The Art and Science of J. Reed Murphy
The Art and Science of J. Reed Murphy

The Art and Science of J. Reed Murphy

 

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The Art and Science of J. Reed Murphy

A profile of TC Wealth Partners’s new Chief Investment Officer.

Foaling season usually started early in January and continued through April.

Reed Murphy’s family had ten broodmares and thirty thoroughbreds overall in their stable, each mare with a camera to watch for signs of labor during foaling season. The family took turns staying up to watch the cameras all night long. Sometimes on a school night, Reed’s vigil would last to morning, until the veterinarian made sure the foal had arrived safely.

“I learned hard work,” Reed says, “cleaning those stalls, and getting kicked and bit by horses. I guess that’s where my drive and determination came from early on.” It certainly paid off in Reed’s career. He has held a variety of high impact executive roles in the industry, including serving as chairperson of the investment policy committee that oversaw investment advice to one of the nation’s largest investment firms with over 2.3 million households and approximately $690 billion in assets.

Reed brings this rich investment history to his role as the Trust Company’s new Chief Investment Officer.

With 24 years in the wealth management industry, he graduated summa cum laude from Saint Louis University with a degree in finance and holds an Investment Strategist Certification, an Alternative Investment Certification, and a Certified Investment Management Analyst (CIMA) designation from the Investment Management Consultants Association (IMCA) in conjunction with the Wharton School of Business.

The ethic of hard work and the liberal arts

It was in the middle of grade school that Reed moved to a small town outside of St. Louis with no more than 4,500 inhabitants. Feeling like a bit of an outlier, Reed threw himself into his schoolwork and sports such as baseball, football, and basketball. Reed’s summers, however, were a bit less scholastic, and far more work.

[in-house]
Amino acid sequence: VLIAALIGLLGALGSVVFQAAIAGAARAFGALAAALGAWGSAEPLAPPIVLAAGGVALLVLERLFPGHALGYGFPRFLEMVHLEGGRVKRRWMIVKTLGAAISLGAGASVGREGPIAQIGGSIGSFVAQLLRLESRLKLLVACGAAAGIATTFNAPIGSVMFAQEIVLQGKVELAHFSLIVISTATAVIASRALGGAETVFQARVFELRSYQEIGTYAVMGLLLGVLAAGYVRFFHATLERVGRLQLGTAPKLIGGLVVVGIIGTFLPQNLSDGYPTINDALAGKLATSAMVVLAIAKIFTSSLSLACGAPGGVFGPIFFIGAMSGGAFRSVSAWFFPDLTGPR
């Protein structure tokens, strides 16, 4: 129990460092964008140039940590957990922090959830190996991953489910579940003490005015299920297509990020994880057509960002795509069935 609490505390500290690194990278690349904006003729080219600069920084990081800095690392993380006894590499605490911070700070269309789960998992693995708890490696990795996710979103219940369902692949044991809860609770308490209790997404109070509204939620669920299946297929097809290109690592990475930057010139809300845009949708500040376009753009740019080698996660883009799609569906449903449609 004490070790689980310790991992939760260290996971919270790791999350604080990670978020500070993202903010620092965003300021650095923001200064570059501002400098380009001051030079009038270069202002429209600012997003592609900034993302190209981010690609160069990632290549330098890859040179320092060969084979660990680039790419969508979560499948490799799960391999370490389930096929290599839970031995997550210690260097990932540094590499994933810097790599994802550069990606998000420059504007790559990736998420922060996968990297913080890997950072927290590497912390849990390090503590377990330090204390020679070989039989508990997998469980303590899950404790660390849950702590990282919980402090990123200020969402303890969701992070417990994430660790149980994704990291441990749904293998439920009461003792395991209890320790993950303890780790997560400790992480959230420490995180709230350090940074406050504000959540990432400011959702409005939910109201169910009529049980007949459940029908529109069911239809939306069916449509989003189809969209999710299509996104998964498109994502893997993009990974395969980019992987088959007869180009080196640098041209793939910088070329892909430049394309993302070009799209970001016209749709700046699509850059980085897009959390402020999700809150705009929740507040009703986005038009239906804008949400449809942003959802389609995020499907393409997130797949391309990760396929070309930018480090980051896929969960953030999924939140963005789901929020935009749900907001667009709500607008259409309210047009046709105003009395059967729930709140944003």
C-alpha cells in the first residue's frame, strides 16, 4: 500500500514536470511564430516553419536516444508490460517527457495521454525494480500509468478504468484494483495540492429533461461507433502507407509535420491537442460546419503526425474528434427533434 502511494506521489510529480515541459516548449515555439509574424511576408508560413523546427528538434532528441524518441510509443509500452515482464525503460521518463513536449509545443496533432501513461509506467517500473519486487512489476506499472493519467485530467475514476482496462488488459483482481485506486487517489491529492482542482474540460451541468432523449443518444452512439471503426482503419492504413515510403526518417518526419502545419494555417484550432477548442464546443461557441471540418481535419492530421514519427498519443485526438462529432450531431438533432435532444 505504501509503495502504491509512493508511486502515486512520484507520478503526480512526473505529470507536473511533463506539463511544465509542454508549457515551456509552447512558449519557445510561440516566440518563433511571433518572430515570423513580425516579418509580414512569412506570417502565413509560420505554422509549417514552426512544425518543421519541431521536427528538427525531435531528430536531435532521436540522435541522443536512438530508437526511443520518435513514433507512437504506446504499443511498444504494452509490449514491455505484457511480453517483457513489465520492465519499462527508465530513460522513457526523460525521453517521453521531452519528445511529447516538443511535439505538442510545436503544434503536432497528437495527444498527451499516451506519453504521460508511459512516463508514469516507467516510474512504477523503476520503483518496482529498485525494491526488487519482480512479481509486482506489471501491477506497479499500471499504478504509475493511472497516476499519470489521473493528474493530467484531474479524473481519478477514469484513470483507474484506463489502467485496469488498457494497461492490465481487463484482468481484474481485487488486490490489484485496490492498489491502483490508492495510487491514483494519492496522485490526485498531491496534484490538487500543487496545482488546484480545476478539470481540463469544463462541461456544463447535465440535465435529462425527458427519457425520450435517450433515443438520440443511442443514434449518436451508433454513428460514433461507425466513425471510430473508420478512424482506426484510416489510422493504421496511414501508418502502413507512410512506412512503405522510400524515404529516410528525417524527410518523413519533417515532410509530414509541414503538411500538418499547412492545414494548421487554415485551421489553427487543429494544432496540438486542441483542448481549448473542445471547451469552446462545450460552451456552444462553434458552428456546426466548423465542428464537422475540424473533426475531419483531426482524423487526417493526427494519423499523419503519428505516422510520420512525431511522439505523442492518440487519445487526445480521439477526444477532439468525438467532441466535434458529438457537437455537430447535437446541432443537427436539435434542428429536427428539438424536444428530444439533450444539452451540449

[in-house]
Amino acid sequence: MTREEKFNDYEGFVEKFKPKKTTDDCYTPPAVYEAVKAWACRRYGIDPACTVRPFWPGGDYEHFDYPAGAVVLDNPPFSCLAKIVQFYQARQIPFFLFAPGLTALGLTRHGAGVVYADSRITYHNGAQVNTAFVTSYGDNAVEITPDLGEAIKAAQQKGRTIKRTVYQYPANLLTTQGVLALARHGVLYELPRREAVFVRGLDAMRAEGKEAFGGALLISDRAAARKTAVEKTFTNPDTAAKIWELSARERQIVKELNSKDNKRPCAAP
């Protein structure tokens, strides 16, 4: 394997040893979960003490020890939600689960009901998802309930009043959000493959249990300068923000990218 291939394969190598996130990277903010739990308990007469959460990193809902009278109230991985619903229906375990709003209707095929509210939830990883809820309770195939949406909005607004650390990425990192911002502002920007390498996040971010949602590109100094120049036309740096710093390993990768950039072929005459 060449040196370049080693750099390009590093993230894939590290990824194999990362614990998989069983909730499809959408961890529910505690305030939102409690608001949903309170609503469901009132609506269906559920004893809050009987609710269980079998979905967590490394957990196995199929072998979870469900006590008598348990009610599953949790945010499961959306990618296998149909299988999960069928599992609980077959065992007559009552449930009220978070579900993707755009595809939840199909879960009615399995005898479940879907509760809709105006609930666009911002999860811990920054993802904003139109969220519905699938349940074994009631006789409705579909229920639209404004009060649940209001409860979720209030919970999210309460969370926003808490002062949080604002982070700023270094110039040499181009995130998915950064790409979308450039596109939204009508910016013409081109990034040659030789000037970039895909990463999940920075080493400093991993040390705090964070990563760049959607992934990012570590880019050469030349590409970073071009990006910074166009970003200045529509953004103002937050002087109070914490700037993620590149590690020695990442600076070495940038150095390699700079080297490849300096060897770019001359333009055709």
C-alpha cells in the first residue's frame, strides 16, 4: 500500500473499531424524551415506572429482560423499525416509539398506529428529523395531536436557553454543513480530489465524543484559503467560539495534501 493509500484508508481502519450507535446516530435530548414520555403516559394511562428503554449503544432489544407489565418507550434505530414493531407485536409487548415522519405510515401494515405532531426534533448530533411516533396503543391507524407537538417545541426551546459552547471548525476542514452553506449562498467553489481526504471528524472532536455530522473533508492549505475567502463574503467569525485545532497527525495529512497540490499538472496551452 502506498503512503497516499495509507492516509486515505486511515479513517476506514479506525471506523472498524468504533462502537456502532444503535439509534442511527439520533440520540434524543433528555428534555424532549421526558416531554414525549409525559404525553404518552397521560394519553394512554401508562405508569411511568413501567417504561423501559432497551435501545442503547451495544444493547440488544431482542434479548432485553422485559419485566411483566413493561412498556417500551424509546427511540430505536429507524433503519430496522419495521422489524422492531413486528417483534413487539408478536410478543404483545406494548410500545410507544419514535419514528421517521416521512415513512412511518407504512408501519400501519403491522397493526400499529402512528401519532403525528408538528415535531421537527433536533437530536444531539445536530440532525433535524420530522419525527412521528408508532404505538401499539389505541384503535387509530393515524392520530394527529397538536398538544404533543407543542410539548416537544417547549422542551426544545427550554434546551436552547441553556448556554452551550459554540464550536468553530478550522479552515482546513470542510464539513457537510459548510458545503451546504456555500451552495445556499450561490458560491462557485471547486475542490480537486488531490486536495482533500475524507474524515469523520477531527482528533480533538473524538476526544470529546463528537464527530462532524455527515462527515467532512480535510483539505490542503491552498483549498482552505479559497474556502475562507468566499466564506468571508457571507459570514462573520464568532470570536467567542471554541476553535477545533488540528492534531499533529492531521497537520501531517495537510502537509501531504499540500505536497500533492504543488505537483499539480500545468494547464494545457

Reed’s family owned a number of businesses, including a horse breeding and racing business. Reed spent summers cleaning horse stalls, beginning at 7:00 am. Days entailed feeding the horses, putting them to pasture, mowing fields, weed whipping and mending fence lines.

Reed was similarly determined in the classroom. While at St. Louis University, a Jesuit college, Reed was required to take a handful of classes in religion, philosophy, and logic. Reed says he loved the liberal arts. A naturally inquisitive person, sometimes called an old soul and a seeker, Reed loved the idea of asking questions of questions.

One of his college professors almost convinced him to switch out of business school to major in philosophy/religion. Instead, Reed applied his love of logic and ability to synthesize complex ideas towards investments, and has found a great passion for it.

“With investments, it’s like you are searching for more information to be successful,” says Reed. “It’s the art and the science. The science is the mathematical financial metrics, and the art is the management of people’s expectations relative to what’s most important for them.” As the Trust Company’s CIO, Reed is thankful for the opportunity to study the complexity of investments and make them understandable, while creating solutions for clients that make a difference in their portfolios and, ultimately, their lives.

Today, Reed is helping his twin sons decide on the path they want to follow themselves as they work the college application process. One is analytical and wants to be an engineer, while the other oscillates between healthcare and business. Reed also has a bubbly 12-year-old daughter who is a stellar softball player. When asked what he is most proud of, Reed says that without a doubt, it’s his children, adding, “It is amazing to watch them mature into well-adjusted, caring, and responsible individuals.”

J. Reed Murphy J. Reed Murphy
Chief Investment Officer
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Tags:  J. Reed Murphy, Trust Company CIO, Trust Company Leadership

Note:  The content of this article is for guidance and information purposes only and is not intended to be construed as advice. Information provided is not intended to provide investment, tax, or legal advice.